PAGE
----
In a follow-up to the new Congressional Budget Office (CBO) baseline projections, the CBO released a report last week analyzing the effect that select policy alternatives would have on budget deficits and federal debt. CBO also produced an “alternative scenario” that combines some of these different policy assumptions to create what we view as a more plausible budget baseline because it better reflects current policy rather than a strict application of current law.
The alternative scenario makes two major changes to the official baseline; one on the spending side and the other on the revenue side.
On spending, the main difference is that in making their baseline the CBO convention is to assume that discretionary spending — the spending on defense and non-defense programs controlled by the annual appropriations process — will increase only to keep pace with inflation when there are no existing spending caps in place (the caps were eliminated in the August budget deal). The alternative scenario assumes higher discretionary spending over the next ten years such that it remains constant as a share of the economy (6.3 percent of GDP) compared to the baseline’s assumption where spending drops to 5.6 percent of GDP by 2029. It’s a plausible assumption given the August budget deal and the fact that discretionary spending has never dropped below 6 percent of GDP.
The revenue difference between the alternative scenario and the baseline is the assumption that a future Congress and President will extend a number of different tax policies that are currently scheduled to expire. For example, the alternative scenario assumes that the major individual income tax provisions of the 2017 Tax Cut and Jobs Act that are currently scheduled to expire after 2025, will be extended. In addition, the alternative assumes further delays in taxes created by the Affordable Care Act that have been extended over-and-over again by Congress. Assuming that this behavior with regard to tax policy continues creates a more plausible revenue scenario.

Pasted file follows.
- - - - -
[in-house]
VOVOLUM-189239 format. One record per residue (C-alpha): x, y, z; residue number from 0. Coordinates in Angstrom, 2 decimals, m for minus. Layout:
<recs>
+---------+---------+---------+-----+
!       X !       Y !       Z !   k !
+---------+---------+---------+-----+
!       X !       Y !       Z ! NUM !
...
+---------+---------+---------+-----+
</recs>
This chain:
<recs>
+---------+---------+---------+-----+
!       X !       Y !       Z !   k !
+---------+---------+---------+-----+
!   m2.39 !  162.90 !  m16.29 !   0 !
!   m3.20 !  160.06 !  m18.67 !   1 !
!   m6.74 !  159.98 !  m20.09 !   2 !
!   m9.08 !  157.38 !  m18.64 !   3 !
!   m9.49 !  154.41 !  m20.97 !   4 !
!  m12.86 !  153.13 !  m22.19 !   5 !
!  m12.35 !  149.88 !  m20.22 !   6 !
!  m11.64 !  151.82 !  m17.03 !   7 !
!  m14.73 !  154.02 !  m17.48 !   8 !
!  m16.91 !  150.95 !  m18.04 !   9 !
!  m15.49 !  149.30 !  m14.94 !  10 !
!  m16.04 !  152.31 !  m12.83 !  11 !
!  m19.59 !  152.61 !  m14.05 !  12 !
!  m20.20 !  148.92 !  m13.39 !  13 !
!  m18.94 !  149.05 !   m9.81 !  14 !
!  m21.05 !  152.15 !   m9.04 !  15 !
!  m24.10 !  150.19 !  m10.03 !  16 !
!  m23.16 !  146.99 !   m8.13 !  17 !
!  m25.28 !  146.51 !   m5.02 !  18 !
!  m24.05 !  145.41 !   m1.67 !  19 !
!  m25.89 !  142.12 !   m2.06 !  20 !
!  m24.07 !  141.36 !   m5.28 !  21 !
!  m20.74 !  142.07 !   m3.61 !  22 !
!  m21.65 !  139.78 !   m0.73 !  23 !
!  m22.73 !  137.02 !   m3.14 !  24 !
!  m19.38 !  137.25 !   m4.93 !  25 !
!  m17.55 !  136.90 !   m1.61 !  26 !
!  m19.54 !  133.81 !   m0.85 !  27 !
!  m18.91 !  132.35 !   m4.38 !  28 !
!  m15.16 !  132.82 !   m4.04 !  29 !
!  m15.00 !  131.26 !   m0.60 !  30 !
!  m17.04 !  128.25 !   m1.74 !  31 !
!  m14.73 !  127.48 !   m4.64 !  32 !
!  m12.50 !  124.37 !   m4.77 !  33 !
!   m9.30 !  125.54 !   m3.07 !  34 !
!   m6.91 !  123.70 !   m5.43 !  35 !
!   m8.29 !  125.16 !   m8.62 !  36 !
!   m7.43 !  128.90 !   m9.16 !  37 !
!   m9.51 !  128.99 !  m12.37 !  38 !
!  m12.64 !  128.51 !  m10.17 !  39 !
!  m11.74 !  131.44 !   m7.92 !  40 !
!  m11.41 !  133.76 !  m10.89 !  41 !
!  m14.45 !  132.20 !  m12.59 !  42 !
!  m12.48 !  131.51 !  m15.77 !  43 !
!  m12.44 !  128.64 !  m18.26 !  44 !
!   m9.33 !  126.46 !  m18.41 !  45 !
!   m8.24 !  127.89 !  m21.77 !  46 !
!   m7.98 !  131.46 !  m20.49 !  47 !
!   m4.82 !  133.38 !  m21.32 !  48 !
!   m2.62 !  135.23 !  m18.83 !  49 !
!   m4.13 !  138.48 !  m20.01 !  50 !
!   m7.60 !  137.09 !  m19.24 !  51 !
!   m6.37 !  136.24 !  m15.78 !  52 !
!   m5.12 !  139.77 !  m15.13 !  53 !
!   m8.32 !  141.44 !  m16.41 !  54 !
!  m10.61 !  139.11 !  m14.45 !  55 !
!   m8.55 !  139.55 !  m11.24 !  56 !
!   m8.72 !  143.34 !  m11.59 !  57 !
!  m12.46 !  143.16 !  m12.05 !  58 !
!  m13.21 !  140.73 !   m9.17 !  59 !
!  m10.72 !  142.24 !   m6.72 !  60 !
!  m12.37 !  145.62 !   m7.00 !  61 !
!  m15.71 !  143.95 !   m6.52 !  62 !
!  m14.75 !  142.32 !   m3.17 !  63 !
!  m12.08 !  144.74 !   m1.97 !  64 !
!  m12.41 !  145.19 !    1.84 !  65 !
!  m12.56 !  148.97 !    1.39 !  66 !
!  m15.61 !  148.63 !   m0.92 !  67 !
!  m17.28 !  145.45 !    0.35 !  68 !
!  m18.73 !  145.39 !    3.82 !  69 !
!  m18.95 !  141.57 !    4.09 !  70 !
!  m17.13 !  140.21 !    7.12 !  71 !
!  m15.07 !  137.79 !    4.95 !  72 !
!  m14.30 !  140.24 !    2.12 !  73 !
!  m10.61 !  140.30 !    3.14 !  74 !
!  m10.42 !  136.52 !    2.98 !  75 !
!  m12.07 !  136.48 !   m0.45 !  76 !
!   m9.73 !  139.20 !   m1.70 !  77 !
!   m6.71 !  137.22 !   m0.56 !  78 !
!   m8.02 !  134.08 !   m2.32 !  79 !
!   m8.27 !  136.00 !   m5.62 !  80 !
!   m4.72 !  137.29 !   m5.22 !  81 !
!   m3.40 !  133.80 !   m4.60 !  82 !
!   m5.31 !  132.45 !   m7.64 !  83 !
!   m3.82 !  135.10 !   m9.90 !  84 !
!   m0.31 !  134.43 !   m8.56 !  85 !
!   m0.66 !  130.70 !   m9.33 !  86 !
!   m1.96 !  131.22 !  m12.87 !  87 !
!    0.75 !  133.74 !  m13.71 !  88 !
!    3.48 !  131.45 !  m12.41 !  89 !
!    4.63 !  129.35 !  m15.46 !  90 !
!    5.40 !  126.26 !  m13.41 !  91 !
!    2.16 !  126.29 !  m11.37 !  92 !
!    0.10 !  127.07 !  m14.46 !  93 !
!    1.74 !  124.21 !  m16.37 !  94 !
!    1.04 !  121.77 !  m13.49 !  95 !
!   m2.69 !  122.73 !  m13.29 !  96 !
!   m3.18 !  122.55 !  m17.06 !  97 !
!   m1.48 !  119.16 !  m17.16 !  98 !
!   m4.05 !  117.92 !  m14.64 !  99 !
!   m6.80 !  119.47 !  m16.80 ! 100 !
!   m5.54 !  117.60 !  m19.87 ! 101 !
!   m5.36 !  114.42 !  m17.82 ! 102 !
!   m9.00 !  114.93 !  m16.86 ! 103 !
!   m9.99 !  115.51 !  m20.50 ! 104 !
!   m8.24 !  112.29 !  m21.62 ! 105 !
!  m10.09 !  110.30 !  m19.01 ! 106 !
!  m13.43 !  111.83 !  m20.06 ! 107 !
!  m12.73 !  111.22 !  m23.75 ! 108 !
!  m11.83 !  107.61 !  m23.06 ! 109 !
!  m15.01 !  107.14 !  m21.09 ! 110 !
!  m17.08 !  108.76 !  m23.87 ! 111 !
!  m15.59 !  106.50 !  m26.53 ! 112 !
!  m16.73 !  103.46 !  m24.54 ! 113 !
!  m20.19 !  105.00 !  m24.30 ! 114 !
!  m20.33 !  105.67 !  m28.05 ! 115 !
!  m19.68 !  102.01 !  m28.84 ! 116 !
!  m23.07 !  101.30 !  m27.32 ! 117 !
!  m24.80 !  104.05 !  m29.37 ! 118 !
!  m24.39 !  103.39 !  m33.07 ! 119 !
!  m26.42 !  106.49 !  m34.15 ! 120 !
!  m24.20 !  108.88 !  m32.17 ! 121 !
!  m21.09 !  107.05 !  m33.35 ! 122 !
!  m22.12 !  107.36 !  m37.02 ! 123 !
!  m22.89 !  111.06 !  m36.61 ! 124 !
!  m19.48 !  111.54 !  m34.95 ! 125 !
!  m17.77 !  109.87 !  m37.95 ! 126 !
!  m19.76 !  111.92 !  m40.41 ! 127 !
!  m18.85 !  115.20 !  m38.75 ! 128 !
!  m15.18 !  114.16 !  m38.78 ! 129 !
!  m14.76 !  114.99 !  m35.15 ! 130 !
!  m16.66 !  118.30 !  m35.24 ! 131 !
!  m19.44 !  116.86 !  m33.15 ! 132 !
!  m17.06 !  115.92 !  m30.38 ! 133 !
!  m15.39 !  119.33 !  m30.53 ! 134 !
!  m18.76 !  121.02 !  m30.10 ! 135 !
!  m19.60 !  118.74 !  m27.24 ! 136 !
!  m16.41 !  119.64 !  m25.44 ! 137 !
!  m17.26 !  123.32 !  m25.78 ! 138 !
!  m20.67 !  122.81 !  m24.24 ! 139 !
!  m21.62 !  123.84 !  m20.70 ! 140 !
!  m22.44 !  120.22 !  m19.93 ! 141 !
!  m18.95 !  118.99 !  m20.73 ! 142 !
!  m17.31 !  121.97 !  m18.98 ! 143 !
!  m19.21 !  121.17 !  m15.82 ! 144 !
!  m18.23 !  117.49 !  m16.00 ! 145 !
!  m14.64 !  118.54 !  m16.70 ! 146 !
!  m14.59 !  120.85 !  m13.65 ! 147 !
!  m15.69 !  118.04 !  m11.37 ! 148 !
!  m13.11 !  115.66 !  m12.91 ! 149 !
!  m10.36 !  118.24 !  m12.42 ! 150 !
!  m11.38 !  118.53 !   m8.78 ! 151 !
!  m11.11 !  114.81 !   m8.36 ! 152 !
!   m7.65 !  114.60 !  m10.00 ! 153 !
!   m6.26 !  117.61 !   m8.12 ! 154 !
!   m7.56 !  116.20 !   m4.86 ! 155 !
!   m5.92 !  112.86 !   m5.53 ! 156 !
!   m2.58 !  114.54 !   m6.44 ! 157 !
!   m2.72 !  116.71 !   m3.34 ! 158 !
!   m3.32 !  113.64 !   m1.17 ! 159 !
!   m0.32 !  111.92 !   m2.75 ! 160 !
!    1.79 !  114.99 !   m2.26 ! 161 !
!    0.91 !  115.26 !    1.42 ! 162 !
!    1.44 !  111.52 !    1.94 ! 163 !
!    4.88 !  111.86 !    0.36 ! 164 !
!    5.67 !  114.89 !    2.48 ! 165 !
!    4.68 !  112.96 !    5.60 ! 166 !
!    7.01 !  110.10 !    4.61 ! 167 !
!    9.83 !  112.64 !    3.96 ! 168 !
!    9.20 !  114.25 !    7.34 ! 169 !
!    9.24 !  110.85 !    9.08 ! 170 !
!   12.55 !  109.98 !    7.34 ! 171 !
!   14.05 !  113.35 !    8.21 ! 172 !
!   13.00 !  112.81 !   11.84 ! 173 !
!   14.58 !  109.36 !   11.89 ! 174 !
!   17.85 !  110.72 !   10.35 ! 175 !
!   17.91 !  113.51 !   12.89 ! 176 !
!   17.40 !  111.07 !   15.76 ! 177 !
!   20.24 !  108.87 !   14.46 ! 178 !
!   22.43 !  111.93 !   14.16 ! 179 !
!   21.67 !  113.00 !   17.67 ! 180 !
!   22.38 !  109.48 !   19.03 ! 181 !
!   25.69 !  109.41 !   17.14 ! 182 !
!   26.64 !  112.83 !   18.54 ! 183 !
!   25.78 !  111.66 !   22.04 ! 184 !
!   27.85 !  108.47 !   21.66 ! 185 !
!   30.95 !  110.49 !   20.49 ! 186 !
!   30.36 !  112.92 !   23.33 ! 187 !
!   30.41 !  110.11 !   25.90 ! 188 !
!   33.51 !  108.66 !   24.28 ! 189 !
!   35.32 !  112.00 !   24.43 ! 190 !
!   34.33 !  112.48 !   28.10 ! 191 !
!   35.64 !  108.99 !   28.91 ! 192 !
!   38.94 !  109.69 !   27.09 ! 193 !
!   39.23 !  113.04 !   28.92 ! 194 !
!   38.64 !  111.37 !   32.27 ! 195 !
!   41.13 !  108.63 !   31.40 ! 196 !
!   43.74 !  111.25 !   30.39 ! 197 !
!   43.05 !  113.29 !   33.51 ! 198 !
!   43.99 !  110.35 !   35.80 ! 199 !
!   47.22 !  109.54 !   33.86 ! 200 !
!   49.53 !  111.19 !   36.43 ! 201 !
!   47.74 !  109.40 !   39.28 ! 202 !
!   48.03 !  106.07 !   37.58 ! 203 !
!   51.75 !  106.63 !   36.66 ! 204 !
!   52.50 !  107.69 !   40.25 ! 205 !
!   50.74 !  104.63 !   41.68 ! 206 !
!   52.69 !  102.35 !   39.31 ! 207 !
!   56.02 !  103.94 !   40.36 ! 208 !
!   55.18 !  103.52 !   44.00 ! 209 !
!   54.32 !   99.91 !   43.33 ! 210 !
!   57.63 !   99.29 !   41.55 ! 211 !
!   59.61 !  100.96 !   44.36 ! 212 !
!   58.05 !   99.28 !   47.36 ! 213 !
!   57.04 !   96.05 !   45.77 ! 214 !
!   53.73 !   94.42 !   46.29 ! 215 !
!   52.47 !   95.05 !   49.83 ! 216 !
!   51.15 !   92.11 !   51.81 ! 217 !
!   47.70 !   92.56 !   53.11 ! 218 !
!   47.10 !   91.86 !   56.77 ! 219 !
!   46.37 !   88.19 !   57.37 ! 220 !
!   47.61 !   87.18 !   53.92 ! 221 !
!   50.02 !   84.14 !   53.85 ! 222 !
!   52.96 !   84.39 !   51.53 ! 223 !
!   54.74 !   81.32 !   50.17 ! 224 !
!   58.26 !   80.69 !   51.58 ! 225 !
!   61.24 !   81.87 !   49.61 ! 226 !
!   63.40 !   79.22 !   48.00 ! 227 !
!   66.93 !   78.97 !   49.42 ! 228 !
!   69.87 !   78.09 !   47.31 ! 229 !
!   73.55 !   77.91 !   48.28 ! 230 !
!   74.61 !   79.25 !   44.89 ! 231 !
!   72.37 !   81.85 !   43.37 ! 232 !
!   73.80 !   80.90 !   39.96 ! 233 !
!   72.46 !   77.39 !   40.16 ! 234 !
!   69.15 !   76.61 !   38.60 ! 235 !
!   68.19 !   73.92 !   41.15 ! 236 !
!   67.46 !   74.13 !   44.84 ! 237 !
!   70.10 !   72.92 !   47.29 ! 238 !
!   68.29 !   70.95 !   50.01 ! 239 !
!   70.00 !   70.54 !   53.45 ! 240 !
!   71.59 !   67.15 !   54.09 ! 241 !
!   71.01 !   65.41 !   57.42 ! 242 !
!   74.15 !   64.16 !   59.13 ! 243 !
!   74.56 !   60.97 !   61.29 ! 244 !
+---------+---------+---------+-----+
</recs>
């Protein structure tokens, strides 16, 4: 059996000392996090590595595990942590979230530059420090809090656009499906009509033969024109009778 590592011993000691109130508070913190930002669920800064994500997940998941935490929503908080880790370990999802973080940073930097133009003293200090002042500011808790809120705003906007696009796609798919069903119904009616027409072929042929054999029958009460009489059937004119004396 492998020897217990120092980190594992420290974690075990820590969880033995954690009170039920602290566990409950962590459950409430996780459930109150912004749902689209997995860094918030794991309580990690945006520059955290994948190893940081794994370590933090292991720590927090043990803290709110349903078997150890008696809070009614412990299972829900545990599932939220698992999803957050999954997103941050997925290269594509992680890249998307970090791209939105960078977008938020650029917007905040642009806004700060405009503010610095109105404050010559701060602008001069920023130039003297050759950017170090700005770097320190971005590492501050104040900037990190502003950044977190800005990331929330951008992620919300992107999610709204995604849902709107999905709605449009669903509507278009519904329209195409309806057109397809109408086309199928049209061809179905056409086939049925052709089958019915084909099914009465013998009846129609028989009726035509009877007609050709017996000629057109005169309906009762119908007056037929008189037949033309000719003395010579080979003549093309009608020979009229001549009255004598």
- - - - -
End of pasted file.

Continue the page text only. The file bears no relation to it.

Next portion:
The differences in assumptions leads to outlays being about $1 trillion higher and revenues $1.7 trillion lower over the 2020-2029 period. As a result, debt would grow from 79 percent of GDP to 104 percent in 2029, surpassing 100 percent of GDP in 2028 for the first time since immediately after World War II (1946). The debt in 2029 would be 8.8 percentage points of GDP higher than in the baseline. Deficits over the 10-year period would average 1 percent of GDP higher than in the baseline (5.7 percent instead of 4.7 percent).
While the numbers are sobering, nothing in the CBO’s report is groundbreaking. Instead, it should serve as a reminder that under current law the budget situation is getting worse and is unsustainable over the long term. And that even assumptions made about current law are likely too optimistic — because policymakers’ current policy preferences will tend to make things worse.